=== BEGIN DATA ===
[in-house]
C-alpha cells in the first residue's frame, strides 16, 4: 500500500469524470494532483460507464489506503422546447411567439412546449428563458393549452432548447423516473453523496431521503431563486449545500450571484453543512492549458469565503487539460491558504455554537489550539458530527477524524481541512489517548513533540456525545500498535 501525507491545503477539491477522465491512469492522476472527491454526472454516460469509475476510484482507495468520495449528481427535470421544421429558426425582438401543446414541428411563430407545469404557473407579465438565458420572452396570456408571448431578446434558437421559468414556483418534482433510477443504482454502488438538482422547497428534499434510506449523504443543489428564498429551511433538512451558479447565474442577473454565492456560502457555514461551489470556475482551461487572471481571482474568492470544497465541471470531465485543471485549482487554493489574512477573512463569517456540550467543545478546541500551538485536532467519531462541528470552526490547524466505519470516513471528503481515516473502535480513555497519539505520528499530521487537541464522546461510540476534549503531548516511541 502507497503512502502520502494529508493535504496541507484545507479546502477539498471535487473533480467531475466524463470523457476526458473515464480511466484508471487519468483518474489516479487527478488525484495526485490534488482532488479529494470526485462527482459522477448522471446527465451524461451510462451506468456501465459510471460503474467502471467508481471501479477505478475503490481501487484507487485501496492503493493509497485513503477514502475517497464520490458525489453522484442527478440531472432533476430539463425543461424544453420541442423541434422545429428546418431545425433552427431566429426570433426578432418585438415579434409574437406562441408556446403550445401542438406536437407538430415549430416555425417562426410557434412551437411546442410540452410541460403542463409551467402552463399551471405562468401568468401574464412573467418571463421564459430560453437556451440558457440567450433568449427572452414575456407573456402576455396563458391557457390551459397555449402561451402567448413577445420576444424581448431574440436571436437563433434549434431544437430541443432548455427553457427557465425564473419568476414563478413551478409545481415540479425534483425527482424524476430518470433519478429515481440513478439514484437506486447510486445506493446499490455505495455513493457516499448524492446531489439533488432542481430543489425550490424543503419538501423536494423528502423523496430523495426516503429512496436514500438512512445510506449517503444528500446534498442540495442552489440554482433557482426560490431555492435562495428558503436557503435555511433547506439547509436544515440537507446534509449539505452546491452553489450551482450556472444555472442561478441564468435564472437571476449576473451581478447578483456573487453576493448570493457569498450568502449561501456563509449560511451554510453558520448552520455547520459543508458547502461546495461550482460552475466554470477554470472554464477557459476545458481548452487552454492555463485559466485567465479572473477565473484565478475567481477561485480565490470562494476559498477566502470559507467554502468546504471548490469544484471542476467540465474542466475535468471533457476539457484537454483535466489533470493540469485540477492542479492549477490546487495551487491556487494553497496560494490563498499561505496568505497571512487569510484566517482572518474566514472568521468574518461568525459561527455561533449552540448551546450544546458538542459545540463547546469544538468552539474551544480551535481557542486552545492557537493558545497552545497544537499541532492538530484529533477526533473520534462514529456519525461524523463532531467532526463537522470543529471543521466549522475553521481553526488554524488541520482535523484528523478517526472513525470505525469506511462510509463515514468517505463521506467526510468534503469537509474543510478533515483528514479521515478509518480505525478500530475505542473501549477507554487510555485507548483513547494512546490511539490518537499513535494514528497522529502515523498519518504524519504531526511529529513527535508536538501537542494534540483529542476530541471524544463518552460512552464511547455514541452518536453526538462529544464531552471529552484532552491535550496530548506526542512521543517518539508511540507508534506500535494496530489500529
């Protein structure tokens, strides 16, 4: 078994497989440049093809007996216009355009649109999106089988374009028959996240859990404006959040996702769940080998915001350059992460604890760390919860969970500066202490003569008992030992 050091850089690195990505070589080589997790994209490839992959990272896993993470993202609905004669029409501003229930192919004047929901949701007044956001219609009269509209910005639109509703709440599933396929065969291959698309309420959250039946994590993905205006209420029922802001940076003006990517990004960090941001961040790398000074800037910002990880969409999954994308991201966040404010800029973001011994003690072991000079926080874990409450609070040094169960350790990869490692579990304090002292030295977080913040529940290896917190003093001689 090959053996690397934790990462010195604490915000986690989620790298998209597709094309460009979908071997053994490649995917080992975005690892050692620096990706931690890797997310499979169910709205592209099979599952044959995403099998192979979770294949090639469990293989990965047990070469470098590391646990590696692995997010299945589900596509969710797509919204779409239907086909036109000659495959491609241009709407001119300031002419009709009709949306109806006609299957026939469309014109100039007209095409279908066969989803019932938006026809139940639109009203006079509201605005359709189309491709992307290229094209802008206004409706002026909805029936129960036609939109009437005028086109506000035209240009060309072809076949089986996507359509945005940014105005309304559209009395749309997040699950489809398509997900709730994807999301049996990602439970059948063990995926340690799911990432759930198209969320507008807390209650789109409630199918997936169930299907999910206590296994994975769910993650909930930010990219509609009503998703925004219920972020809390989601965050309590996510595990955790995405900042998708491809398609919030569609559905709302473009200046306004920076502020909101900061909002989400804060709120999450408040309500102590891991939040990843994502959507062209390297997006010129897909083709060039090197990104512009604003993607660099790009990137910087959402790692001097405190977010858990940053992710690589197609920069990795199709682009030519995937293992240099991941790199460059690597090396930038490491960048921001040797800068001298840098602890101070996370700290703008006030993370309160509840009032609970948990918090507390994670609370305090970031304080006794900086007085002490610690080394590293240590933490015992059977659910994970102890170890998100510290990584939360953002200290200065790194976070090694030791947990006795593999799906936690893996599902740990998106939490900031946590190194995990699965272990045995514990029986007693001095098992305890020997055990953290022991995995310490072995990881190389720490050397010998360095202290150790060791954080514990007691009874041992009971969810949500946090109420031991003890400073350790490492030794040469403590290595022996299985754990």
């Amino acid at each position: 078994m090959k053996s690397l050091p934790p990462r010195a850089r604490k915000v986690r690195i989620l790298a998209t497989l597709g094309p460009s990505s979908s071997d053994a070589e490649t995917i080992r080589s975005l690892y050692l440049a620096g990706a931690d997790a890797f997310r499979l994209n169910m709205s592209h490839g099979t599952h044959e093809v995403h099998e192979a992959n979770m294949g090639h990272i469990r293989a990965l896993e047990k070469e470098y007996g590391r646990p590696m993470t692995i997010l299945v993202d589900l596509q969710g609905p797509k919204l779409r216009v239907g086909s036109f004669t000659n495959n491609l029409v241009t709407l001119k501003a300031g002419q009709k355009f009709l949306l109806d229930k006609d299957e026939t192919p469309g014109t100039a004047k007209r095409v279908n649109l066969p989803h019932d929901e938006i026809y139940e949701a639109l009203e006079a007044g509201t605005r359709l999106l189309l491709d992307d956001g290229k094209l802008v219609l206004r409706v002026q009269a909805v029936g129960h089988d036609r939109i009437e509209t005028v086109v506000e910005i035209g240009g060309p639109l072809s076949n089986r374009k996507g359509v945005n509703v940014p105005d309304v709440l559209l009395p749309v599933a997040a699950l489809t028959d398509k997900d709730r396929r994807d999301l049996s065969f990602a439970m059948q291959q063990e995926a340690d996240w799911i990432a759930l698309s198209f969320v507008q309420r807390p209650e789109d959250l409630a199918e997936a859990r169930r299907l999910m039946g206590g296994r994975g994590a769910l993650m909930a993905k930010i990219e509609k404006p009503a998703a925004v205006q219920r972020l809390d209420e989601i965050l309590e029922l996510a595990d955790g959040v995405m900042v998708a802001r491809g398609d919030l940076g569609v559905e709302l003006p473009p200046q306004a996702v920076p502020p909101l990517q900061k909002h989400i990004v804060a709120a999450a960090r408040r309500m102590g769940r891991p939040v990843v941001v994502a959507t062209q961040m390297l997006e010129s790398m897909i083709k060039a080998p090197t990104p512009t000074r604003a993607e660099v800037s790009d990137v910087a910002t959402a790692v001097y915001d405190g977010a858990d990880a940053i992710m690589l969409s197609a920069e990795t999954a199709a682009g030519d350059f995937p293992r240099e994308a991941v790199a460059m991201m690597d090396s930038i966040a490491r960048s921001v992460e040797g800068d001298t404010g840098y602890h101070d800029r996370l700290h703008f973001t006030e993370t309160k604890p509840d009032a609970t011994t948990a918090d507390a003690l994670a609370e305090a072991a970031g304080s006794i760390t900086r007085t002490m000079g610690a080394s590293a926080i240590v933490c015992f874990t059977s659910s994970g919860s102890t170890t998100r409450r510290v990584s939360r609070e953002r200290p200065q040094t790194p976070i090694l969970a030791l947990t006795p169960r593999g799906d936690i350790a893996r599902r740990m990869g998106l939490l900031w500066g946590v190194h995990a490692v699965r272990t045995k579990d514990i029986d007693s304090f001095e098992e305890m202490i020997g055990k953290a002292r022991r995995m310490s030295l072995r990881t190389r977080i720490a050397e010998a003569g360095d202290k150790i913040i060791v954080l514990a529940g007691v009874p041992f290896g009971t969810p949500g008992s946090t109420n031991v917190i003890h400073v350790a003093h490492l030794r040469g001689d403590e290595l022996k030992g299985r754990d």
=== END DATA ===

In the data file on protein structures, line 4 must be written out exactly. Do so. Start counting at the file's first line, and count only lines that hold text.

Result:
């Amino acid at each position: 078994m090959k053996s690397l050091p934790p990462r010195a850089r604490k915000v986690r690195i989620l790298a998209t497989l597709g094309p460009s990505s979908s071997d053994a070589e490649t995917i080992r080589s975005l690892y050692l440049a620096g990706a931690d997790a890797f997310r499979l994209n169910m709205s592209h490839g099979t599952h044959e093809v995403h099998e192979a992959n979770m294949g090639h990272i469990r293989a990965l896993e047990k070469e470098y007996g590391r646990p590696m993470t692995i997010l299945v993202d589900l596509q969710g609905p797509k919204l779409r216009v239907g086909s036109f004669t000659n495959n491609l029409v241009t709407l001119k501003a300031g002419q009709k355009f009709l949306l109806d229930k006609d299957e026939t192919p469309g014109t100039a004047k007209r095409v279908n649109l066969p989803h019932d929901e938006i026809y139940e949701a639109l009203e006079a007044g509201t605005r359709l999106l189309l491709d992307d956001g290229k094209l802008v219609l206004r409706v002026q009269a909805v029936g129960h089988d036609r939109i009437e509209t005028v086109v506000e910005i035209g240009g060309p639109l072809s076949n089986r374009k996507g359509v945005n509703v940014p105005d309304v709440l559209l009395p749309v599933a997040a699950l489809t028959d398509k997900d709730r396929r994807d999301l049996s065969f990602a439970m059948q291959q063990e995926a340690d996240w799911i990432a759930l698309s198209f969320v507008q309420r807390p209650e789109d959250l409630a199918e997936a859990r169930r299907l999910m039946g206590g296994r994975g994590a769910l993650m909930a993905k930010i990219e509609k404006p009503a998703a925004v205006q219920r972020l809390d209420e989601i965050l309590e029922l996510a595990d955790g959040v995405m900042v998708a802001r491809g398609d919030l940076g569609v559905e709302l003006p473009p200046q306004a996702v920076p502020p909101l990517q900061k909002h989400i990004v804060a709120a999450a960090r408040r309500m102590g769940r891991p939040v990843v941001v994502a959507t062209q961040m390297l997006e010129s790398m897909i083709k060039a080998p090197t990104p512009t000074r604003a993607e660099v800037s790009d990137v910087a910002t959402a790692v001097y915001d405190g977010a858990d990880a940053i992710m690589l969409s197609a920069e990795t999954a199709a682009g030519d350059f995937p293992r240099e994308a991941v790199a460059m991201m690597d090396s930038i966040a490491r960048s921001v992460e040797g800068d001298t404010g840098y602890h101070d800029r996370l700290h703008f973001t006030e993370t309160k604890p509840d009032a609970t011994t948990a918090d507390a003690l994670a609370e305090a072991a970031g304080s006794i760390t900086r007085t002490m000079g610690a080394s590293a926080i240590v933490c015992f874990t059977s659910s994970g919860s102890t170890t998100r409450r510290v990584s939360r609070e953002r200290p200065q040094t790194p976070i090694l969970a030791l947990t006795p169960r593999g799906d936690i350790a893996r599902r740990m990869g998106l939490l900031w500066g946590v190194h995990a490692v699965r272990t045995k579990d514990i029986d007693s304090f001095e098992e305890m202490i020997g055990k953290a002292r022991r995995m310490s030295l072995r990881t190389r977080i720490a050397e010998a003569g360095d202290k150790i913040i060791v954080l514990a529940g007691v009874p041992f290896g009971t969810p949500g008992s946090t109420n031991v917190i003890h400073v350790a003093h490492l030794r040469g001689d403590e290595l022996k030992g299985r754990d």